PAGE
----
Mike Fisher of 105.3 The Fan wrote that Callahan appears to be installing more zone-blocking elements to the Cowboys offensive line.
Some were surprised that Garrett was retained as head coach after the Cowboys had an 8-8 season and missed the postseason again. His job security appears to have decreased even more with the play-calling shift.
Quentin Jammer will have a new position with the Broncos this season.
When the Denver Broncos signed former San Diego Chargers cornerback Quentin Jammer in late May, he joined a roster that was already full of cornerbacks capable of competing for significant playing time. As a result, the Broncos are moving Jammer to free safety, so says Mike Klis of the Denver Post.
Jammer can provide depth and competition for starting free safety Rahim Moore, whose first two NFL seasons have been shaky. A 6'0'', 204-pound defensive back who plays with physicality and has 11 years of NFL experience, Jammer should be able to make the transition and contribute in a situational role.
Along with third-round pick Kayvon Webster and another free-agent signing in cornerback Dominique Rodgers-Cromartie, the Broncos have made moves to bolster their secondary depth this offseason.
Ron Bartell's lone appearance for the Lions last season came against the Chicago Bears.
The Detroit Lions have one very solid starting cornerback in Chris Houston, but they are looking to solidify the No. 2 cornerback spot this offseason.
Leading the charge early on appears to be Ron Bartell, who played just one game for the Lions as a late-season addition last year. He is an experienced cornerback with good length and size.
Bartell has been taking first-team cornerback repetitions opposite Houston throughout OTAs, according to the Detroit Free Press.
Bartell should face competition for that role from second-year cornerback Bill Bentley, who Josh Katzenstein of the Detroit News believes is the leading candidate to be the team's No. 2 cornerback.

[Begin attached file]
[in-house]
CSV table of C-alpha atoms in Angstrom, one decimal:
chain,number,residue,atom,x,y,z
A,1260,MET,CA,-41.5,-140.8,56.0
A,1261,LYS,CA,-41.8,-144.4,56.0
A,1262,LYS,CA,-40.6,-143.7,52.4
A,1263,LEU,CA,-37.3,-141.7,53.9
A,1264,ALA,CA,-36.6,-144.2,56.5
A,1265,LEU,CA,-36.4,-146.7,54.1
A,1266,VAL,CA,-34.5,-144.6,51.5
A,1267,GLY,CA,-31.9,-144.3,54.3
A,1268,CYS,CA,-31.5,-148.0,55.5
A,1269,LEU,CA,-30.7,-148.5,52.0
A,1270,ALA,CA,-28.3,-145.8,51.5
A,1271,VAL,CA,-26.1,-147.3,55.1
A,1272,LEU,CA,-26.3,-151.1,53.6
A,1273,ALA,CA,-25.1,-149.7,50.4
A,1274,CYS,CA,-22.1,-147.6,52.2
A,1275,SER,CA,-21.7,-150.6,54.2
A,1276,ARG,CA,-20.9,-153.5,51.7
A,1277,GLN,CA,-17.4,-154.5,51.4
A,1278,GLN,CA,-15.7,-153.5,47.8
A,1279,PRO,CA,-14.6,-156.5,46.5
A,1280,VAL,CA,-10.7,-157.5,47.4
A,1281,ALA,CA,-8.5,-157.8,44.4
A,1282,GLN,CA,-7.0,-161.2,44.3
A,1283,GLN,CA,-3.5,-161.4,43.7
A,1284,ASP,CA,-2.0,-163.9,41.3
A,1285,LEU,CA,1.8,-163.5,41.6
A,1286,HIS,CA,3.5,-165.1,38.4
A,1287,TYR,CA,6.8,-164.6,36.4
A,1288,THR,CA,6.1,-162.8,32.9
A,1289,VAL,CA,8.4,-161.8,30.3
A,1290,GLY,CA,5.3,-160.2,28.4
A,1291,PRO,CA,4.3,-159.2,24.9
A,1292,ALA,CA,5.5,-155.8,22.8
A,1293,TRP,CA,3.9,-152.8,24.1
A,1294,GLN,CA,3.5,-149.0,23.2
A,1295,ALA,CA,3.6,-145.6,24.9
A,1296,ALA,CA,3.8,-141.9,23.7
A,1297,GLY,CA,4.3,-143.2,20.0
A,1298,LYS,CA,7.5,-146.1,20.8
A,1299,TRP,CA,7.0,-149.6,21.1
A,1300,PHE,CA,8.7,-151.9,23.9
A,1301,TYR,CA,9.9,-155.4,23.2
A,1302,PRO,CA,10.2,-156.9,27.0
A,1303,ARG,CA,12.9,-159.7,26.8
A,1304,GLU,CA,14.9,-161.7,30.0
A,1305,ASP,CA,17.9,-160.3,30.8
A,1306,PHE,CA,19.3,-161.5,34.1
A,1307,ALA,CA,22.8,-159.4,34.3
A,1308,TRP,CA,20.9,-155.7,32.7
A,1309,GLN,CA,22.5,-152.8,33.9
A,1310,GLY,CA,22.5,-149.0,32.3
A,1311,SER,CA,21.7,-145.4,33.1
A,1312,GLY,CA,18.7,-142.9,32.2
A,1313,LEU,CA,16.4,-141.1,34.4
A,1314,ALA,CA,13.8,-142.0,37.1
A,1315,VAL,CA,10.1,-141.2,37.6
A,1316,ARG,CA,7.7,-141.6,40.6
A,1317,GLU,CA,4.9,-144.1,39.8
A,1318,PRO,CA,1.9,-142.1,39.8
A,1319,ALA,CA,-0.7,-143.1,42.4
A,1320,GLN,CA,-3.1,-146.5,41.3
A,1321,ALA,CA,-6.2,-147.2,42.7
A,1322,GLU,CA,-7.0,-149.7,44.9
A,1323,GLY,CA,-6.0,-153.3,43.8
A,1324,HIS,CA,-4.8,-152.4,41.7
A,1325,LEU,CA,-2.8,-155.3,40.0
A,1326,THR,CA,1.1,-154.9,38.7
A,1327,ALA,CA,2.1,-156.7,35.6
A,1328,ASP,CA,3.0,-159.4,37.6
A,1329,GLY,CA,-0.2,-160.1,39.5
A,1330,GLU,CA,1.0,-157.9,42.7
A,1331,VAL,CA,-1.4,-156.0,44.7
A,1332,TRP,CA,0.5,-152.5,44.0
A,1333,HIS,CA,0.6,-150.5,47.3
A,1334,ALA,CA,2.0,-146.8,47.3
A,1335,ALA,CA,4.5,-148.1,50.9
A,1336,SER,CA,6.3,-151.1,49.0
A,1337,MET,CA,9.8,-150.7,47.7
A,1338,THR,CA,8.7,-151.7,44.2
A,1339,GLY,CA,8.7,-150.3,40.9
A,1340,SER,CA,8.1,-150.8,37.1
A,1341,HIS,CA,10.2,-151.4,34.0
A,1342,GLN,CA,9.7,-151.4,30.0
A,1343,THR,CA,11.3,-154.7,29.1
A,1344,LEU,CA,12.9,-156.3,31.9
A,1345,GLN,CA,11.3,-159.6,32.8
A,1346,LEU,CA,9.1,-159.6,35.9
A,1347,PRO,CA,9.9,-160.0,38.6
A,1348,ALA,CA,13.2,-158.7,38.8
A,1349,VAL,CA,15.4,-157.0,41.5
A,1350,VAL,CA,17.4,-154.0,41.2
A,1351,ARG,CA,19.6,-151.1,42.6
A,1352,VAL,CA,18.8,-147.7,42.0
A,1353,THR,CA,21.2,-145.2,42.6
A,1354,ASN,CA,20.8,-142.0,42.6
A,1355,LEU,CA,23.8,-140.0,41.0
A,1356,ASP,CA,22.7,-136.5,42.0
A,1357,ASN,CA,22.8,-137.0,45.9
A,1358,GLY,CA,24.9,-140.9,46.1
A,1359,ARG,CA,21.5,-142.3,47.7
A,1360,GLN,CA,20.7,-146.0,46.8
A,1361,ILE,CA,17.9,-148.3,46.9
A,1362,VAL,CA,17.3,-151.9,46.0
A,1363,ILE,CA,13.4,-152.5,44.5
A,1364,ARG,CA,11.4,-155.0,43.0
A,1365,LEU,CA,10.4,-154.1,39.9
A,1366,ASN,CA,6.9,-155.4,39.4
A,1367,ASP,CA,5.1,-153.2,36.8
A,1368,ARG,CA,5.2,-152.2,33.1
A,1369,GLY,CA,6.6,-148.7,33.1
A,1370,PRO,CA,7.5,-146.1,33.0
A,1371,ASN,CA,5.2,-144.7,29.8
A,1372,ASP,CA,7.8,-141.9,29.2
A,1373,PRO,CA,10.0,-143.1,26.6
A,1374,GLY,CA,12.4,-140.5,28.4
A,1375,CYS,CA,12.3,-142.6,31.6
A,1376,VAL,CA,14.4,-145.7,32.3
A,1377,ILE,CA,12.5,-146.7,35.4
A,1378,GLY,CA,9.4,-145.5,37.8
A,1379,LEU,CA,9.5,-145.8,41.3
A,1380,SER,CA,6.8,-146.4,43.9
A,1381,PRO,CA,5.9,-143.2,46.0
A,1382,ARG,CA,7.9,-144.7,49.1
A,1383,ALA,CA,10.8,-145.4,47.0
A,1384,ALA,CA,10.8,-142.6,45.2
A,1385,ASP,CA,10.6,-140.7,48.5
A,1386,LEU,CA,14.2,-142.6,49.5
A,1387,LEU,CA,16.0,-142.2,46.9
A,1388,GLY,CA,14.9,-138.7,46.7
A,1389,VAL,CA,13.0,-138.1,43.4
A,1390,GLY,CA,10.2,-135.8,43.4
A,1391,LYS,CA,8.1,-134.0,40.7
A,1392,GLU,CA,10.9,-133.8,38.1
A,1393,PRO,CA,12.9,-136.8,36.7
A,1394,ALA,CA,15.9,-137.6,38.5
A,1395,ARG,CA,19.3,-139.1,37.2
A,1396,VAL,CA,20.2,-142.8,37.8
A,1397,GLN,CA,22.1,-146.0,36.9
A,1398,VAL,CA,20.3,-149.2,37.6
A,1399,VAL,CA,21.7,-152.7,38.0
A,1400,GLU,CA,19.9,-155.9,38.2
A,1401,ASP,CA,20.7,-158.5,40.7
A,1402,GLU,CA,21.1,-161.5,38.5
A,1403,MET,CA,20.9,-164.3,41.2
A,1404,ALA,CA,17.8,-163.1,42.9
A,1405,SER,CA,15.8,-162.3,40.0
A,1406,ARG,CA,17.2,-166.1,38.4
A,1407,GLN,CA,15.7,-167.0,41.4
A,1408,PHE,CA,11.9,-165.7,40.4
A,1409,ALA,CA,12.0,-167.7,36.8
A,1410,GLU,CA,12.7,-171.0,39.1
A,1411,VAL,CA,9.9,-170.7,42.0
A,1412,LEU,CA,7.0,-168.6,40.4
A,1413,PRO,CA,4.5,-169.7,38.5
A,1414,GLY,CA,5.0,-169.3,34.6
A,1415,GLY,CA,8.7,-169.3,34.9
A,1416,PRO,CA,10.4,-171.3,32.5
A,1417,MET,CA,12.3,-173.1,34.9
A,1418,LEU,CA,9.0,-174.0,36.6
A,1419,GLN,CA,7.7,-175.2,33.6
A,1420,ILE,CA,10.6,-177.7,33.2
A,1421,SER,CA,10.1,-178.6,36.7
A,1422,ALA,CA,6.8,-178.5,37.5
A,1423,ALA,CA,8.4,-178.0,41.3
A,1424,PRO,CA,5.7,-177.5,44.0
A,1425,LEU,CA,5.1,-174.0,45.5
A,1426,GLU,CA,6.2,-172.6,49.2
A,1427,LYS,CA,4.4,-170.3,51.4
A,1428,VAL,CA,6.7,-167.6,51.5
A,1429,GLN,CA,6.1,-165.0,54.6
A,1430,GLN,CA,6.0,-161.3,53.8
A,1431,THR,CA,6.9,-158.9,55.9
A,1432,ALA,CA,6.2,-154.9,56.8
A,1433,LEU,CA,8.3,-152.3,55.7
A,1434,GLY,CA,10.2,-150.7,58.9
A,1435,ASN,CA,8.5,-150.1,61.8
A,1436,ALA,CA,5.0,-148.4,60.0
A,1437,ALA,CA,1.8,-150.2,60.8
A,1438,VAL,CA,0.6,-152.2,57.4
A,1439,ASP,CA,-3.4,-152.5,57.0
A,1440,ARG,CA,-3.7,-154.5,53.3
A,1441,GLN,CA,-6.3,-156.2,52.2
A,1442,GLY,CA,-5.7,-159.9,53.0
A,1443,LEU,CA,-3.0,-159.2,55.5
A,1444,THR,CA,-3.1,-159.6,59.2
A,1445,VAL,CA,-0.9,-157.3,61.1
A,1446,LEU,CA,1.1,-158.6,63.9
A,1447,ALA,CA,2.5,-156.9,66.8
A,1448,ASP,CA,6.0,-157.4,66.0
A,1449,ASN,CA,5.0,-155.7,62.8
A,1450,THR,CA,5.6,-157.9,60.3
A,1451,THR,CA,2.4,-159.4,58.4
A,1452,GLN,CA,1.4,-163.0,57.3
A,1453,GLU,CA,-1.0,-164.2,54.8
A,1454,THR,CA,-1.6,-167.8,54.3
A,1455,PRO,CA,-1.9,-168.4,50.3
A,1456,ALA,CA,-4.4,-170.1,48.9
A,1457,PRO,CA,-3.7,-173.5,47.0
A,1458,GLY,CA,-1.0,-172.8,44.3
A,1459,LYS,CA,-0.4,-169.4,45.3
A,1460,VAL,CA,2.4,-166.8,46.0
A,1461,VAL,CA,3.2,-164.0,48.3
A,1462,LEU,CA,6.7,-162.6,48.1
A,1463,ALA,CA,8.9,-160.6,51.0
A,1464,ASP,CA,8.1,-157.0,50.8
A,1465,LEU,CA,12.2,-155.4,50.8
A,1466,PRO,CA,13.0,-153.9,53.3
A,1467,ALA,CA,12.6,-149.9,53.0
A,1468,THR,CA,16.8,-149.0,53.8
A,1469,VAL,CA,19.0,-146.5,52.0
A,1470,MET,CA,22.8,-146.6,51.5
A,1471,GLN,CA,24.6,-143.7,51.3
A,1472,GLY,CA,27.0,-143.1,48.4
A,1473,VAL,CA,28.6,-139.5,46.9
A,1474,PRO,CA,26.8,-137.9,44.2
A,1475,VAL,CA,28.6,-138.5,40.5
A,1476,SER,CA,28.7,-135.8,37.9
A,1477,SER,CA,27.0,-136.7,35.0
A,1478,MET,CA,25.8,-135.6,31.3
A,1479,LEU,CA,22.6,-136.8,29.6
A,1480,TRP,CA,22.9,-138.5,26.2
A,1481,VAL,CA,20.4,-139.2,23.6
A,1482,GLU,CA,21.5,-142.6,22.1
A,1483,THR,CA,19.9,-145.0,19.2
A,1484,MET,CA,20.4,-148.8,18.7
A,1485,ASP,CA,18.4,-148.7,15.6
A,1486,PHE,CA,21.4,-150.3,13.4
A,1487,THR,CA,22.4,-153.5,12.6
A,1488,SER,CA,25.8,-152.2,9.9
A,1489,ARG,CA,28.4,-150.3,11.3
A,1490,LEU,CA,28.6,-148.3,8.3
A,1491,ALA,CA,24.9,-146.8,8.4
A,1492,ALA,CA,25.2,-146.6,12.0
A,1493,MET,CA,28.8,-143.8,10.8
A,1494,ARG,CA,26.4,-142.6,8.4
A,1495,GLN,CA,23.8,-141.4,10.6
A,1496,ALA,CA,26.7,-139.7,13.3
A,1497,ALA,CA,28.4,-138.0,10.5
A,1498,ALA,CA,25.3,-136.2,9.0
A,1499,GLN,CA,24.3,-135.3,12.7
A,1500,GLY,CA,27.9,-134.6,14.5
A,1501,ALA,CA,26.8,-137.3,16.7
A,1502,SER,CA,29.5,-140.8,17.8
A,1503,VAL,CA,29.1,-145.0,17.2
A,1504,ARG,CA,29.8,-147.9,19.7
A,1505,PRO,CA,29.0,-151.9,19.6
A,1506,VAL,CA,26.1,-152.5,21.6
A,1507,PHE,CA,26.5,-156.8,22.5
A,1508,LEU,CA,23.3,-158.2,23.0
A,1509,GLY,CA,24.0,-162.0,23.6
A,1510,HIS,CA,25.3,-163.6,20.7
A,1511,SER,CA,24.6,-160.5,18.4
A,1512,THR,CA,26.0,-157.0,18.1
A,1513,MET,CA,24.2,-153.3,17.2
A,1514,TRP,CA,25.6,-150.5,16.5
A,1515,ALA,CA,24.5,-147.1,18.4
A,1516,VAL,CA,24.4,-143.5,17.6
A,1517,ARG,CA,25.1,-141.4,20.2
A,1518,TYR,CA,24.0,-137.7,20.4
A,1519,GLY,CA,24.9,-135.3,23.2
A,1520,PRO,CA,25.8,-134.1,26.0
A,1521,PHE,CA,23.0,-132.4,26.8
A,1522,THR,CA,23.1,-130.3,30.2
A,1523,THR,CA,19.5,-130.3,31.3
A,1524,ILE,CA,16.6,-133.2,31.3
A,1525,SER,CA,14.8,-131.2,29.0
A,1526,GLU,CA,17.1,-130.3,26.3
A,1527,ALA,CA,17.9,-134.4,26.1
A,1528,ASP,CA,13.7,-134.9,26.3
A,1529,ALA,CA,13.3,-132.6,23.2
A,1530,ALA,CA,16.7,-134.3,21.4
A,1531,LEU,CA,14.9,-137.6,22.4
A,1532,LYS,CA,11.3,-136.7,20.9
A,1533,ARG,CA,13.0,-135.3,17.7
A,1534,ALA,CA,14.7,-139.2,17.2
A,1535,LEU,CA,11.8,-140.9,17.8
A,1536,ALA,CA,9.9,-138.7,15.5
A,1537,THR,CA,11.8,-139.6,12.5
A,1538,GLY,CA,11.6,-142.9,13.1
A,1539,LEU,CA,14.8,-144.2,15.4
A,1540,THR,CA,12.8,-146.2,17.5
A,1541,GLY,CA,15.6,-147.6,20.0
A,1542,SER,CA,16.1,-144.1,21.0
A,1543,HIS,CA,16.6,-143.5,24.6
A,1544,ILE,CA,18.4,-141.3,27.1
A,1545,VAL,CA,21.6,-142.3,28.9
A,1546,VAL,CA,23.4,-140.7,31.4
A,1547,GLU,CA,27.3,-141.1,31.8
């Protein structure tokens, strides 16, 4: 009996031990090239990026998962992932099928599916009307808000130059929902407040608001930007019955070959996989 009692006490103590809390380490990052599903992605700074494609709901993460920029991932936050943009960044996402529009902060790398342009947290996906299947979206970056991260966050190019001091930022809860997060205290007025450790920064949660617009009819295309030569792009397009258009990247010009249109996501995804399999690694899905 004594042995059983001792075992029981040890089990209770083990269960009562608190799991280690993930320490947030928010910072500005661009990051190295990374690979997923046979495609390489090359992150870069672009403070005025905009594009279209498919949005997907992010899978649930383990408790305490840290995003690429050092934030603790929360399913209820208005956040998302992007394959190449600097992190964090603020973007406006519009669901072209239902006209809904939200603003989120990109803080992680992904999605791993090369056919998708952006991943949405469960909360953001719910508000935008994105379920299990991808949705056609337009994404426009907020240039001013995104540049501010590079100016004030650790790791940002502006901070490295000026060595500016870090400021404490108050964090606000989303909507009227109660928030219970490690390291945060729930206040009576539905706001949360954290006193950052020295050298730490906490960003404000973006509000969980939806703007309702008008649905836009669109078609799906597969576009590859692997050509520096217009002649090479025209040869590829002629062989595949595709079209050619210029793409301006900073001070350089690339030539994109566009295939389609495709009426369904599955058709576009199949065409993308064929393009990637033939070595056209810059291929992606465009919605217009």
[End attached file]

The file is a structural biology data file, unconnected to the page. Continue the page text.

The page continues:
Bentley is a natural fit to play nickel slot cornerback, however, where he has been lining up in OTAs. Second-round pick Darius Slay should also factor into the competition, but he has "practiced sparingly" in OTAs as he continues to recover from surgery on his torn meniscus.
Mike Neal is making an unusual transition to linebacker.
Mike Neal was a defensive tackle at Purdue, drafted by the Green Bay Packers in 2010 to take advantage of his athleticism and interior-rush ability as a 5-technique defensive end in their 3-4 scheme. During OTAs, however, it has appeared Neal might be making an unusual switch to outside linebacker.
Neal remains a defensive lineman in size, listed at 6'3" and 294 pounds, but Packers defensive coordinator Dom Capers has always been one to be creative.
With heavy competition at the defensive end position, including first-round pick Datone Jones, Neal has been working at linebacker in OTAs, according to the Milwaukee Journal-Sentinel.
Neal has lost weight, but he will have to learn how to make plays in space and drop back into coverage.
While Neal is a good athlete, making the transition to outside linebacker is a move that will truly test his athleticism and pass-rushing ability. But if he can make the move successfully, he could provide much-needed depth behind starters Clay Matthews and Nick Perry.